Congenital Adrenal Hyperplasia (CAH)


Congenital adrenal hyperplasia (CAH) is a rare condition inherited at birth in which the body produces too much of a male sex hormone, causing abnormal development. It can be found in both girls and boys.

In girls, the condition causes inappropriate male characteristics to appear. 

Patients can be seen by Texas Children's experts in Pediatric and Adolescent Gynecology.

Causes & Risk Factors

Congenital adrenal hyperplasia is caused by a genetic defect that prevents the body’s adrenal glands from working properly. As a result, the body may produce too much of a male sex hormone known as androgen.

If both parents have congenital adrenal hyperplasia or both are carriers of the genetic mutation that causes the disease, the child is at increased risk of having the condition.

Ashkenazi Jews, Hispanics, Yugoslavs and Eskimos are also more likely to develop this disorder.

Genetic counseling and testing is available for high-risk individuals.

Symptoms & Types

Symptoms may include:

  • Poor weight gain, dehydration, vomiting in infants
  • Abnormal-appearing genitals that look more male than female
  • Irregular or absent periods (amenorrhea)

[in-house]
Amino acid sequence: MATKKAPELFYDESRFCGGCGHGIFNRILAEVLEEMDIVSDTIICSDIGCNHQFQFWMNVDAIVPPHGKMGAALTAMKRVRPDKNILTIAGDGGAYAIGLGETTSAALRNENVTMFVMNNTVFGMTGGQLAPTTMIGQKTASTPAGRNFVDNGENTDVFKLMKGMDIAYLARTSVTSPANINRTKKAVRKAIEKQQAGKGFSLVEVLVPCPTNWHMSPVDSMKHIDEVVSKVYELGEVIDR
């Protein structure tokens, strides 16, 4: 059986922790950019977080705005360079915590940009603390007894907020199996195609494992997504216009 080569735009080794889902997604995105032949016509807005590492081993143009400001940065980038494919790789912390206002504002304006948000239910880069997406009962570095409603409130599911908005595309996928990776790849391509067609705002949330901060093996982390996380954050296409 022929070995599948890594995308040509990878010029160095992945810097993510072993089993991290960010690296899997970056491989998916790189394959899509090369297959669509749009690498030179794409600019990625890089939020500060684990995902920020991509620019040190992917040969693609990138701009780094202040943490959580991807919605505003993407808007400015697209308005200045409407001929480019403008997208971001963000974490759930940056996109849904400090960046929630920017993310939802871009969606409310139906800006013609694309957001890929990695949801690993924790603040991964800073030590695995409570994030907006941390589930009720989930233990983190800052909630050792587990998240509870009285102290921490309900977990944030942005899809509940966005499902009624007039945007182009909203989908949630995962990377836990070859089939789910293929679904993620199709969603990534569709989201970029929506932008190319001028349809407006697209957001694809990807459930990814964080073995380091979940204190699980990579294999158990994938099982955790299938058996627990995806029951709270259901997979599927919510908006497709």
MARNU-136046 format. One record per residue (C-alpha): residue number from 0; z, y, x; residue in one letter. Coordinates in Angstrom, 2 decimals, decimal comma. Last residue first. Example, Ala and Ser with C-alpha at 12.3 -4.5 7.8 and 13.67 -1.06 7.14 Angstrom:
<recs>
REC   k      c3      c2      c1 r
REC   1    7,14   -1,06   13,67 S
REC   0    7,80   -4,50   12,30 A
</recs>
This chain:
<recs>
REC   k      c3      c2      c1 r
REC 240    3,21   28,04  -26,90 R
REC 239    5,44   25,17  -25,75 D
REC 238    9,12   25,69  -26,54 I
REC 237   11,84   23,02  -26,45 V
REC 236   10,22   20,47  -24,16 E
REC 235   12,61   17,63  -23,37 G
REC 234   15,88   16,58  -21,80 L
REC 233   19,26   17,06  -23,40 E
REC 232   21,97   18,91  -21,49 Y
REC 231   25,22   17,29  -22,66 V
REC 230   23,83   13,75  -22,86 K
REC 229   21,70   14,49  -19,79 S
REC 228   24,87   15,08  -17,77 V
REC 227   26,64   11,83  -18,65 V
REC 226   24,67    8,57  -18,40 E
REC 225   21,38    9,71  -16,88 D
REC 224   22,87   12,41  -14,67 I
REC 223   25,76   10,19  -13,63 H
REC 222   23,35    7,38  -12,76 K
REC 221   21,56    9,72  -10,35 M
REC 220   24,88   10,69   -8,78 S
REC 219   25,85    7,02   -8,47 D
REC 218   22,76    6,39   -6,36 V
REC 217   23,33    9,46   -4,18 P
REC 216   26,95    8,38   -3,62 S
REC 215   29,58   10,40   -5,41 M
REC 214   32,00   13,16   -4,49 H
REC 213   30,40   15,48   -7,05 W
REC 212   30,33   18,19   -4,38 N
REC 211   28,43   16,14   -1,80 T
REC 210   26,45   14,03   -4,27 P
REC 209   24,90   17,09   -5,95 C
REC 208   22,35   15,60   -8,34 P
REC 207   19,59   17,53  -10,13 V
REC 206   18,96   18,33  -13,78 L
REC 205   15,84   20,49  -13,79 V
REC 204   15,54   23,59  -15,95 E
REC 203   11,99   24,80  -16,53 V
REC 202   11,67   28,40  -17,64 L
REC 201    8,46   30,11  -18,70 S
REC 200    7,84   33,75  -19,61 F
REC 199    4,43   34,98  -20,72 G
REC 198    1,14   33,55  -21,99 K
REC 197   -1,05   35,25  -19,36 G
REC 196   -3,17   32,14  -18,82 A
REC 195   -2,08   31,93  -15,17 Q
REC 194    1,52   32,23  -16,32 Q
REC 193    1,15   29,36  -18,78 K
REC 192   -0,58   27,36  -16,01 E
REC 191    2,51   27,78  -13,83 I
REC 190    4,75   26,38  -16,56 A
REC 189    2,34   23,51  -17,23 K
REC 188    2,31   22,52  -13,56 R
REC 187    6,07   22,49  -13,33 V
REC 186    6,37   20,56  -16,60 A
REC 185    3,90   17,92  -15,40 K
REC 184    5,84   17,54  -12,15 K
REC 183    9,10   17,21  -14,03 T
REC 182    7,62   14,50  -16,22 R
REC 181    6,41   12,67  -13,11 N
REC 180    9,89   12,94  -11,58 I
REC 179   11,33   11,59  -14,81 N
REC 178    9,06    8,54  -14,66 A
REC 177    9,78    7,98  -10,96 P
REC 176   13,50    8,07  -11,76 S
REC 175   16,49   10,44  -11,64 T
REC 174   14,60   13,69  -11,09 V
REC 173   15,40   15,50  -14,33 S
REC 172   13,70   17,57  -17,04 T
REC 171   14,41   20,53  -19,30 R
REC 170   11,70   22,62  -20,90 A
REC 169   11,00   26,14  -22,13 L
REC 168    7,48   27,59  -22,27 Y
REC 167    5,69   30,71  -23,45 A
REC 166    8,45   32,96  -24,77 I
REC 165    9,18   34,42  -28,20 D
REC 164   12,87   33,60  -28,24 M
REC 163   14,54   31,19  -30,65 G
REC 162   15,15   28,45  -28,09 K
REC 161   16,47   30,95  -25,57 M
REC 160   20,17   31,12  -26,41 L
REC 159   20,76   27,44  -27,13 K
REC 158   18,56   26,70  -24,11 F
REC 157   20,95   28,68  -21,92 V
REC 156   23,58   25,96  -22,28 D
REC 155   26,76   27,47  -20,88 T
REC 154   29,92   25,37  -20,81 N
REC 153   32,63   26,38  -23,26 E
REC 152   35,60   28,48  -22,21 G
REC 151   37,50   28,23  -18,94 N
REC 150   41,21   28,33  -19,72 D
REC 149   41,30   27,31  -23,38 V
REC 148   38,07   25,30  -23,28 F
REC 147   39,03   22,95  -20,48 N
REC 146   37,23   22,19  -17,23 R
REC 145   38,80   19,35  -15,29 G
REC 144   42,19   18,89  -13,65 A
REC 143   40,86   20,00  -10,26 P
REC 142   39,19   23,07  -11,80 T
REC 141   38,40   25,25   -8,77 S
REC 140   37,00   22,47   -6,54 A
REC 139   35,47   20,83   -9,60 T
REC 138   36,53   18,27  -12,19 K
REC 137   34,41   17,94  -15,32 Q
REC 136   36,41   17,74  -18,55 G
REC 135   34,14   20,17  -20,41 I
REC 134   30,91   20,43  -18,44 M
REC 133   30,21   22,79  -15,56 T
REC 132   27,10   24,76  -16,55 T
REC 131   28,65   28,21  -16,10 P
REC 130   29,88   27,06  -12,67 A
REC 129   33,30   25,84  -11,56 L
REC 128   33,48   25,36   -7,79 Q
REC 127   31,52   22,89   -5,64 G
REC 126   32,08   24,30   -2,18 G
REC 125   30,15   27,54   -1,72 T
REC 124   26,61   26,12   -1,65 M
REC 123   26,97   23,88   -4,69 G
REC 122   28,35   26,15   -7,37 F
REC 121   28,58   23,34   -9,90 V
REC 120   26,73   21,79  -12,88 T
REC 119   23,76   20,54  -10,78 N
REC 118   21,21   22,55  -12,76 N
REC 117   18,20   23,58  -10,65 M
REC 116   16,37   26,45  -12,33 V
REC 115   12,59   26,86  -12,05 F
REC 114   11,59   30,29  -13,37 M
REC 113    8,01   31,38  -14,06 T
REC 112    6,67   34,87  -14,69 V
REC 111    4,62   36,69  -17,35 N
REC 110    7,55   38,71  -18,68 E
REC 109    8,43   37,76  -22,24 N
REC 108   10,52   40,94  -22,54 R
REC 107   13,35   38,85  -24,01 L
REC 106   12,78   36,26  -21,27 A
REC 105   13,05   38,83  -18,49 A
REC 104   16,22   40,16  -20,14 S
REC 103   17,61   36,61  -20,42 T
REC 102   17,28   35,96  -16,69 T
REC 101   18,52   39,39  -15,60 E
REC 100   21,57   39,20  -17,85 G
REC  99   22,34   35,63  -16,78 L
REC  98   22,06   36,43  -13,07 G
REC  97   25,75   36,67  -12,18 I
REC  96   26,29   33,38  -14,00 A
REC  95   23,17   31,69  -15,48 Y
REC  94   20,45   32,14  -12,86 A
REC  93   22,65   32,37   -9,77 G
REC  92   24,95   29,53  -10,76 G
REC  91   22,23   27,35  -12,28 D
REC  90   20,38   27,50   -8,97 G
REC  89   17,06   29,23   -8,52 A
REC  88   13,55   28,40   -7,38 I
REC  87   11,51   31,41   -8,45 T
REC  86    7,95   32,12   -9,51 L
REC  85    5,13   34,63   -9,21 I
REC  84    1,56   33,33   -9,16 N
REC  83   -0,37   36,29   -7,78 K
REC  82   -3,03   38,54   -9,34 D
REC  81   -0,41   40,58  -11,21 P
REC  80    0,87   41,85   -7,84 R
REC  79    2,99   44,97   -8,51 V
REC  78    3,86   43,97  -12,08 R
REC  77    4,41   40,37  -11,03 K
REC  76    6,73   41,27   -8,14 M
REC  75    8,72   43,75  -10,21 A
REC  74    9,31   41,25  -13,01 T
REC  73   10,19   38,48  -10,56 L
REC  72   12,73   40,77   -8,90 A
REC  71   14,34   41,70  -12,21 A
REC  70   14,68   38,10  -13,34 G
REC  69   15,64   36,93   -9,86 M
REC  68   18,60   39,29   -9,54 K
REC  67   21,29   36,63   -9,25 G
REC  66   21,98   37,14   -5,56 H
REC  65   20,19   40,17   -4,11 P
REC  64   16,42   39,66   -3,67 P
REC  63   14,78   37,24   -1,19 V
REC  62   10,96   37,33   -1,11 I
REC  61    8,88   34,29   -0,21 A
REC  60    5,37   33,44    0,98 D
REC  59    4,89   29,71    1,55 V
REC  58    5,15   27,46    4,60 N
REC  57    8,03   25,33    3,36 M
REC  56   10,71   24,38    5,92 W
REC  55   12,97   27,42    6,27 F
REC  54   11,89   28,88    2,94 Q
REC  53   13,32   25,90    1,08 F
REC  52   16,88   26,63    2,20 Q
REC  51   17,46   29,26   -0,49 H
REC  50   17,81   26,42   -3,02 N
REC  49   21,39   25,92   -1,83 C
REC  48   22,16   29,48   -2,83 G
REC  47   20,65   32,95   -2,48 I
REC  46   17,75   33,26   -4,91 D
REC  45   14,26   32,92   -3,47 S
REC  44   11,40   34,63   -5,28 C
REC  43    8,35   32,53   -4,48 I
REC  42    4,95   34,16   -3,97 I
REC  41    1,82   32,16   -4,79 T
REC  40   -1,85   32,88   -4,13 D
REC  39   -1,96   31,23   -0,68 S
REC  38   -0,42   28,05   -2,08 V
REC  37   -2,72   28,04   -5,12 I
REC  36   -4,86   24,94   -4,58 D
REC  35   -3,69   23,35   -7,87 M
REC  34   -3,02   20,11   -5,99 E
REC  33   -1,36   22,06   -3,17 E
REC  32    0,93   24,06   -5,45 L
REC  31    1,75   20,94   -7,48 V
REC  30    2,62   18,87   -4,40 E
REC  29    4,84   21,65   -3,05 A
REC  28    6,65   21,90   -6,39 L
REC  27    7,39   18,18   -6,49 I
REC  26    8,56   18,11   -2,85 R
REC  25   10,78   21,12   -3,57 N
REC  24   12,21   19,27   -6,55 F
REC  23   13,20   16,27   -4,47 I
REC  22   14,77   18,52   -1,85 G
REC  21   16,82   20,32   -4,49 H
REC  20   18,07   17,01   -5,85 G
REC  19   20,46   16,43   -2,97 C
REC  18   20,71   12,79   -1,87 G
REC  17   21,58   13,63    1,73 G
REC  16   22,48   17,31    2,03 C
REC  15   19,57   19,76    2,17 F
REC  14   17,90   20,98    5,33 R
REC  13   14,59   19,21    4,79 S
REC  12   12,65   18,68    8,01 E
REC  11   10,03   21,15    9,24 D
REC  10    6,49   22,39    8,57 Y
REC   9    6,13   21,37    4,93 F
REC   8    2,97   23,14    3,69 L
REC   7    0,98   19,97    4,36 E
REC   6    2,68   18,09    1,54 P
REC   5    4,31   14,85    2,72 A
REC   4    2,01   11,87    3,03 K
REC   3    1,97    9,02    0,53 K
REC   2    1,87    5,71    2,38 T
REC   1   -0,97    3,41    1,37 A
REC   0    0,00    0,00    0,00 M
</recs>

• Deep voice
  • Early appearance of pubic and underarm hair
  • Facial hair and excessive body hair
  • Rapid growth during childhood, but shorter than normal as an adult

There are two major types of congenital adrenal hyperplasia:

  • Classic congenital adrenal hyperplasia is a more severe form of the disease, usually found during infancy or early childhood. Untreated, it can lead to a life-threatening "adrenal crisis" with symptoms that include diarrhea, vomiting, dehydration, low blood sugar levels, low sodium levels and shock. An adrenal crisis requires immediate treatment. About 1 in 15,000 children are born with this type of CAH.
  • Nonclassic congenital adrenal hyperplasia is a milder form that usually develops in late childhood or early adulthood. About 1 in every 1,000 children are born with this form of CAH.

Diagnosis & Tests

Because early detection can save lives, a newborn screening test is required in many states, using blood drawn from the heel.

At older ages, diagnosis starts with a detailed medical history and a thorough physical exam.

Additional testing may include:

  • Blood test
  • Urine test
  • X-rays – to determine if bones look older than normal for the child’s age

Treatment & Care

Treatment strategies may include:

  • Medications – to restore the body’s hormones to normal levels
  • Surgery – when needed to correct appearance and function of the genitals
  • Counseling and support
  • Prenatal management – if the condition is diagnosed in the fetus

For infants born with ambiguous external genitalia, blood tests and ultrasounds are used to determine the sex of the child.